How did you get started in your career and what drew you to Citi?
I was diagnosed with Retinitis Pigmentosa when I was 11 years old. At the age of 17, I went to study computer programming at the Royal National College for the Blind in Hereford, and it was at this point that I decided that I wanted to pursue a career in information technology.
I was attracted to working at Citi due to the opportunities it could provide me with and the global nature of the job. Initially, I joined the firm as a contractor in 1997 before becoming a permanent member of staff in 1999. Citi has a strong culture of inclusion which I was drawn to. My disability has made me stand out, and I have used every opportunity it has provided me with to enhance my career.
How do you manage your disability at work?
I am comfortable telling people what I need in the workspace to enable me to do my job. I am the expert in my condition and therefore it is important that I communicate my needs to my colleagues.
I use a range of technology, including screen reader magnification, a standalone magnifier and a printer which can print font in any size required. I would like to point out that reasonable adjustments come in a wide variety of forms; I have an assistant who manages my post and prepares documents for me, she ensures that any post I receive that is not in an accessible format is reproduced in an enlarged font size for me. I am very confident of my ability to do my job, and having the right support and adjustments in place ensures there are no barriers to me doing my job.
My own personal experience throughout my career has made me a ready and willing partner to help others identify what their needs are. I am the co-chair of Citi’s Disability Network, and as part of my role, I collaborate with colleagues working in management, human resources and technology. I ensure that people are aware of what a reasonable adjustment is and am consulted by people who are upgrading technology systems.
How has your employer helped you to do well at your workplace?
My employer has given me every opportunity, I have never felt side-lined. I have always felt included because I have shown that my disability is an asset. I am seen by colleagues as the guy with a white cane who overcomes challenges and is always upbeat. I have made the most of every opportunity available to me at Citi and have progressed to become a director in information security with global responsibility. I am also very active in disability initiatives in Canary Wharf and abroad – my disability has led me to meet influential people others may have not met.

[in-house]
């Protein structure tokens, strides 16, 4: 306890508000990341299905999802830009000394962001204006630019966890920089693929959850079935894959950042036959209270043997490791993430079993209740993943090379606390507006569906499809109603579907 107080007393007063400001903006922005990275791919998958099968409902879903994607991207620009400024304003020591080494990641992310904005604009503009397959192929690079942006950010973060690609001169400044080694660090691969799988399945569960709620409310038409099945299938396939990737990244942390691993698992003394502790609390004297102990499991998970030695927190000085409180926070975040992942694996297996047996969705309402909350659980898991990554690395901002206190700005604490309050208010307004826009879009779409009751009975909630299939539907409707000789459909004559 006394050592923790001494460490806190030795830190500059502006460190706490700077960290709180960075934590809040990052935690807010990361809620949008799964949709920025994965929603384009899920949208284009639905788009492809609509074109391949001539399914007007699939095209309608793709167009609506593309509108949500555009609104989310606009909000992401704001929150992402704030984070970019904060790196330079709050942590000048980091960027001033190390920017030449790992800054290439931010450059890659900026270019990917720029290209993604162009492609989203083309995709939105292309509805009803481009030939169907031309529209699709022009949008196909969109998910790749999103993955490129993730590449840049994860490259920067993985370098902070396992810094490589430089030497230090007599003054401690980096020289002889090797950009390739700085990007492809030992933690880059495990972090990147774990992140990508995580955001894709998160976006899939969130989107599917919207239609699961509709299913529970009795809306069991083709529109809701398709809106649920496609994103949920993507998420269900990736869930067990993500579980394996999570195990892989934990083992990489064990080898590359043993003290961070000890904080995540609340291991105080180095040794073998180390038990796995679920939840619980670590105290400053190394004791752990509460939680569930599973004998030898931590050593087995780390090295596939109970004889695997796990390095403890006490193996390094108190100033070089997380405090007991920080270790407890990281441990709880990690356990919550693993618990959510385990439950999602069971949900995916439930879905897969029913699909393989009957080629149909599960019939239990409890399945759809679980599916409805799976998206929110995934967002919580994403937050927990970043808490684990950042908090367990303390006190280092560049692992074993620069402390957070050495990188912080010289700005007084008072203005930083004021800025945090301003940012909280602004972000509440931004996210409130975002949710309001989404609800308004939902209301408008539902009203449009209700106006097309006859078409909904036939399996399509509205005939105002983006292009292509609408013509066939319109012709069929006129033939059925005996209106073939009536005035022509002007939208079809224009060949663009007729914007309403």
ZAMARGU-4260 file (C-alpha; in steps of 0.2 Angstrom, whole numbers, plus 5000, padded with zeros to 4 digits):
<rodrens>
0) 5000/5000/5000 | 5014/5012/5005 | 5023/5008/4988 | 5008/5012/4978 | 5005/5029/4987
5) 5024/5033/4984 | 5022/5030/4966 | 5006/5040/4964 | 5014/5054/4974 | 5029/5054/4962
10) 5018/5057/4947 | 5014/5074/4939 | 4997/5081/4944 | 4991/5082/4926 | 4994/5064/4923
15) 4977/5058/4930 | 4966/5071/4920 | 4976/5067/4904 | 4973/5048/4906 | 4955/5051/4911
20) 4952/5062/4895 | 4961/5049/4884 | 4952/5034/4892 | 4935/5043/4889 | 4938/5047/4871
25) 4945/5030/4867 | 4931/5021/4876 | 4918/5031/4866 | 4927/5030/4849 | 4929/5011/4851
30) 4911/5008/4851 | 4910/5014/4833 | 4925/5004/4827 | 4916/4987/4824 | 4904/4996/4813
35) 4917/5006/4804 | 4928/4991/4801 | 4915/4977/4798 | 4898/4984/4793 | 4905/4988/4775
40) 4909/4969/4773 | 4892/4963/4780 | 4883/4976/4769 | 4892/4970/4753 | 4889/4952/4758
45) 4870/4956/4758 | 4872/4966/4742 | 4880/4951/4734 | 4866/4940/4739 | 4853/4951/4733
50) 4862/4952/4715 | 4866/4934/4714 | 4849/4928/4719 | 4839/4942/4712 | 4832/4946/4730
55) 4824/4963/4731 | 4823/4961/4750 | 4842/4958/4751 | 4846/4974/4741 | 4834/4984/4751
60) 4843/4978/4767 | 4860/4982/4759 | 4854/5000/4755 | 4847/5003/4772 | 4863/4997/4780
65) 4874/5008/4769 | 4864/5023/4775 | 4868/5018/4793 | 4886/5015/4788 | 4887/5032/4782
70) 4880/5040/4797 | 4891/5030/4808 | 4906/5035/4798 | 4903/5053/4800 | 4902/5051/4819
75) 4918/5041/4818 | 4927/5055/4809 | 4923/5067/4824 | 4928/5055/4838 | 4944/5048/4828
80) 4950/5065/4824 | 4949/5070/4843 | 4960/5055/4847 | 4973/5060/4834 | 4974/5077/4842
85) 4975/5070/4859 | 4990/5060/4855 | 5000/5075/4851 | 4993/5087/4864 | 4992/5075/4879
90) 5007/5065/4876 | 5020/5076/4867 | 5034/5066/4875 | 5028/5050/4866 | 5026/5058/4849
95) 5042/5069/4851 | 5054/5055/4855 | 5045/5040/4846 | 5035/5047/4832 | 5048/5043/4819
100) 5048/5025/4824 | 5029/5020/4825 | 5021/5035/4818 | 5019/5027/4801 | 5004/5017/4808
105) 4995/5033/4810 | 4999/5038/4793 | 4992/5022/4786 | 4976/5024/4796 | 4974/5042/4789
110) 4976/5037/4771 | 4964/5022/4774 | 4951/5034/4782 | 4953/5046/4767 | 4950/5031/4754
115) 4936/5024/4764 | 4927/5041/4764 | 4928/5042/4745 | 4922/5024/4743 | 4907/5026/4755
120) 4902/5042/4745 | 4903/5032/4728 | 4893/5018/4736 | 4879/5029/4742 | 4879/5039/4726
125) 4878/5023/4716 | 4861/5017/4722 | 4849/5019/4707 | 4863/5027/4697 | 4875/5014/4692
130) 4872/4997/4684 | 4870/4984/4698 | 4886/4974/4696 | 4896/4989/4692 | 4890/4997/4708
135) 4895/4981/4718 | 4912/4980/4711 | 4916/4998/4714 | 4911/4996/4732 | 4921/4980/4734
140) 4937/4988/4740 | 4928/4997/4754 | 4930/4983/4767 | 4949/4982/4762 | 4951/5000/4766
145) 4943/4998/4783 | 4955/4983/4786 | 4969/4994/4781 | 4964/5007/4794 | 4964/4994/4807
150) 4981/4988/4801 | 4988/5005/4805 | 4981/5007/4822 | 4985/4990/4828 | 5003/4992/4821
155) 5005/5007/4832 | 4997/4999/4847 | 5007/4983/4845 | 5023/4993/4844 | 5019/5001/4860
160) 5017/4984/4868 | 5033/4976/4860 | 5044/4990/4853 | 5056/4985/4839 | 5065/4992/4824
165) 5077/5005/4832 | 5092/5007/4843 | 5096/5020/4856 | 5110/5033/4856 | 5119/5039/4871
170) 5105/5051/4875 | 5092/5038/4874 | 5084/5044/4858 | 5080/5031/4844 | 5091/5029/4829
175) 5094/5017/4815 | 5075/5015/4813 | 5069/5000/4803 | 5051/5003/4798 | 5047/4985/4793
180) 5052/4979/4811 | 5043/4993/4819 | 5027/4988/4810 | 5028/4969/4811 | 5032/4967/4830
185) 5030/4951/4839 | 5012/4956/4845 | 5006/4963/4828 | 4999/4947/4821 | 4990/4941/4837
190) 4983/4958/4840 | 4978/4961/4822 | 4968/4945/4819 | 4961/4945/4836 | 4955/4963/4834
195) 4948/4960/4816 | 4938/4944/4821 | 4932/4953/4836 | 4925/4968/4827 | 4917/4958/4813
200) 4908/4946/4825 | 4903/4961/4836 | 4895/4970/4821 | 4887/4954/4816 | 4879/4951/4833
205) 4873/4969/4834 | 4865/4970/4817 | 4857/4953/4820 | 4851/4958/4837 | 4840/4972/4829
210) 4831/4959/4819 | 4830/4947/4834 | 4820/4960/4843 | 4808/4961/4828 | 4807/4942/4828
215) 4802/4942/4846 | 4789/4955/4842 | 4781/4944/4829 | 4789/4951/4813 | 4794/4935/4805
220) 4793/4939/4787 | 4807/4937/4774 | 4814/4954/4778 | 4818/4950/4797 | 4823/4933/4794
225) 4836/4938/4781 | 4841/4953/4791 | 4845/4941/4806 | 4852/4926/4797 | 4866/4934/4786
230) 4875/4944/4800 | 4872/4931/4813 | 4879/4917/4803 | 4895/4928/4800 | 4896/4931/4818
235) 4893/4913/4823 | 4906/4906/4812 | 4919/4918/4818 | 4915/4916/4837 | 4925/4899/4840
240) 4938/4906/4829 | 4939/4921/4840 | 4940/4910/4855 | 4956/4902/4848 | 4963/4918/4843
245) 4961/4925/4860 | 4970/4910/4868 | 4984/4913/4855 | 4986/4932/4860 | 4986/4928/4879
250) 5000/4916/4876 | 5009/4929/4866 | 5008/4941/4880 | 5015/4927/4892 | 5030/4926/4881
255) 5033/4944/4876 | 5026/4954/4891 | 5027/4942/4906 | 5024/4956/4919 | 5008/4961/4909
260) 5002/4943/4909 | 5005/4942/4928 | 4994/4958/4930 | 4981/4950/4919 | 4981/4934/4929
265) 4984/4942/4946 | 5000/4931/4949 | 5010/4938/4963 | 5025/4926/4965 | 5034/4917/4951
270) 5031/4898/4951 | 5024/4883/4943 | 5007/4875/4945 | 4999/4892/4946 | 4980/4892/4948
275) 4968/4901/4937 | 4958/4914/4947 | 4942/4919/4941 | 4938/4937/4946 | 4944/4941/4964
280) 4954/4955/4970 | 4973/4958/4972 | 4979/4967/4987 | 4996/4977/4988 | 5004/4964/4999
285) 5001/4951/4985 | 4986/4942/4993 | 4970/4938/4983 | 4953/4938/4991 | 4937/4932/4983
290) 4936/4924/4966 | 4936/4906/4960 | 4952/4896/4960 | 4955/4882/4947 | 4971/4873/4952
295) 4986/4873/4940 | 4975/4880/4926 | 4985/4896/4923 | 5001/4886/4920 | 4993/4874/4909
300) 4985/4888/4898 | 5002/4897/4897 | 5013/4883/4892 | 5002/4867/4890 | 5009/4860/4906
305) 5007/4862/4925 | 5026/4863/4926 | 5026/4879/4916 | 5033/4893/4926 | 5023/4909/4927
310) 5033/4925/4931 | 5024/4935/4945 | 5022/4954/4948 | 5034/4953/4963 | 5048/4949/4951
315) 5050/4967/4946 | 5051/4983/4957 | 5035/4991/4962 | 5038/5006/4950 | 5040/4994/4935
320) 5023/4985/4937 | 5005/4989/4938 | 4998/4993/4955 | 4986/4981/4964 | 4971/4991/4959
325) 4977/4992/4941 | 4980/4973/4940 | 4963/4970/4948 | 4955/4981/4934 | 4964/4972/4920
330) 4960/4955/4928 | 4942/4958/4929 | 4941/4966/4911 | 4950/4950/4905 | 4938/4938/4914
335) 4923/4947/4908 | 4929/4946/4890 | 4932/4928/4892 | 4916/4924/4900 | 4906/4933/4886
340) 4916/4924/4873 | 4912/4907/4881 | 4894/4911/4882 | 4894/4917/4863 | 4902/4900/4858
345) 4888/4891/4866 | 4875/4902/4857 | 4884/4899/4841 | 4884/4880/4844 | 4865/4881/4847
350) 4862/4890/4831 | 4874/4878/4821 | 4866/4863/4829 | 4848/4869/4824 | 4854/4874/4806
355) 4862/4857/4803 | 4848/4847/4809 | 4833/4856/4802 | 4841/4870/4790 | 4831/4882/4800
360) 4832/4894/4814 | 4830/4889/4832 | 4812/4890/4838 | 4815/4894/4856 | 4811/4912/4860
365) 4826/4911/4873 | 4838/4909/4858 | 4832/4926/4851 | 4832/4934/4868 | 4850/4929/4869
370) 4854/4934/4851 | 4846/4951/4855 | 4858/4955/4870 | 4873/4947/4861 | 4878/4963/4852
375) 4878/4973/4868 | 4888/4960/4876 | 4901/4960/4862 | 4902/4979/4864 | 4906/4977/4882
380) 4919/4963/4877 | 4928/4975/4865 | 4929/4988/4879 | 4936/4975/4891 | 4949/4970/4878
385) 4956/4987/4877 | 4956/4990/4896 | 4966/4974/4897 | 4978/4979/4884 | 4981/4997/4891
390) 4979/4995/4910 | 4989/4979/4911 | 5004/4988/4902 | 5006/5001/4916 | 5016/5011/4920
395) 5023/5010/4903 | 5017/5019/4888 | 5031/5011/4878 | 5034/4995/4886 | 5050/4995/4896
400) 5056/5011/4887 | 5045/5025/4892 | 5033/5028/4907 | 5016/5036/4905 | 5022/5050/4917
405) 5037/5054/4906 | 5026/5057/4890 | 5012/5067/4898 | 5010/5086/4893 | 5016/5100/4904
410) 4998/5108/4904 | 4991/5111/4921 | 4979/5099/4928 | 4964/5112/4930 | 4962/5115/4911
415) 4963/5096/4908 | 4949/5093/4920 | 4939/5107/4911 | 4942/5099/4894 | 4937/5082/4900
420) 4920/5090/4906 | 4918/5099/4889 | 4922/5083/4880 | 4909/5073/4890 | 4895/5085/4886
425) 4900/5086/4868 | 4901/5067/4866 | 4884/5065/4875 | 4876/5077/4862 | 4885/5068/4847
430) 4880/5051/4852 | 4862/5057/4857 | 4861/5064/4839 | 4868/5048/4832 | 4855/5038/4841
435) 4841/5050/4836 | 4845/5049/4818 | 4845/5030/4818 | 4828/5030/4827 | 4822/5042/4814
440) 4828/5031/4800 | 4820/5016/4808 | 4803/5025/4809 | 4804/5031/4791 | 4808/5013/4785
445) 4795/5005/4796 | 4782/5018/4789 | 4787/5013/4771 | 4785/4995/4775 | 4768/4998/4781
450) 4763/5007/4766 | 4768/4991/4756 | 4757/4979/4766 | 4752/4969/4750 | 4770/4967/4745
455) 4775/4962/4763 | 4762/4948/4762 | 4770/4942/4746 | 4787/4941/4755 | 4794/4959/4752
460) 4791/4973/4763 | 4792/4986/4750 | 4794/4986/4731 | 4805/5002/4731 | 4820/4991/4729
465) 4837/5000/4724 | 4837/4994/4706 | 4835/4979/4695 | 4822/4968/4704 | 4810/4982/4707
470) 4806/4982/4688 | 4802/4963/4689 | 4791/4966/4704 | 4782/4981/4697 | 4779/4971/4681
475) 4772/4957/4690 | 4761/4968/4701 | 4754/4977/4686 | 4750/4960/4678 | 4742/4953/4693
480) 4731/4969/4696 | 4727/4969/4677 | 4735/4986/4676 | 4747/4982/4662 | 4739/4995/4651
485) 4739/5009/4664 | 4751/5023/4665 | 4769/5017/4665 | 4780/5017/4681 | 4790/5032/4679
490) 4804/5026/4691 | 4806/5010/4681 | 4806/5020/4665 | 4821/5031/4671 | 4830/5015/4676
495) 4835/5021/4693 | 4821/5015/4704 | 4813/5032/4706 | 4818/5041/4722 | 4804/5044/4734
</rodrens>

What advice or top tips would you offer?
In my experience of being a member of Citi’s interviewing panel on a number of occasions, and of leading CV workshops, I would say openness is key. Recruiters are impressed with candidates who are confident telling a prospective employer about their disability. My advice is to be authentic in any interviews you have – we can look past your disability. People with disabilities come with the ability to overcome challenges, which is needed in the workplace. Recruiters are looking for a candidate who can demonstrate a combination of the best aptitude and attitude.
At Citi, we are looking for well-rounded candidates who will fit in with our culture and can play an active role in our networks. If you have a limited CV, try to talk about any leisure activities you have been involved with which demonstrate teamwork, or you taking on a position of responsibility.
How do you manage a work-life balance?
I have always wanted to be the very the best at what I do and enjoy my job; I, therefore, see it as a vocation. I am at work by 7am and often don’t leave until 7pm. When I am with my family they have 100% of my attention with no distractions – being visually impaired I don’t use a smartphone so that’s one less potential distraction to consider!
My advice to graduates entering the world of work is to decide what your commitment is. As you build up your career you may have to relax your expectation of what a work-life balance is, however it is for you to make a conscious decision on what is right for you.
What have you done with your annual leave from work in the last year?
Every year I dedicate one week of my annual leave to charitable activities. Last year I trekked 100km across the Sahara desert with a group of people who also have visual impairments. I thoroughly enjoyed working as part of a team. Our next challenge will be to climb the three peaks. In the last 12 months, I have raised nearly £15,000 for charity. I was able to raise such a large amount of money thanks to the network of contacts I have built up throughout my career. For graduates entering the workplace, it is so important that they are mentored by colleagues and make an effort to build up a network of contacts to help them develop in the years to come.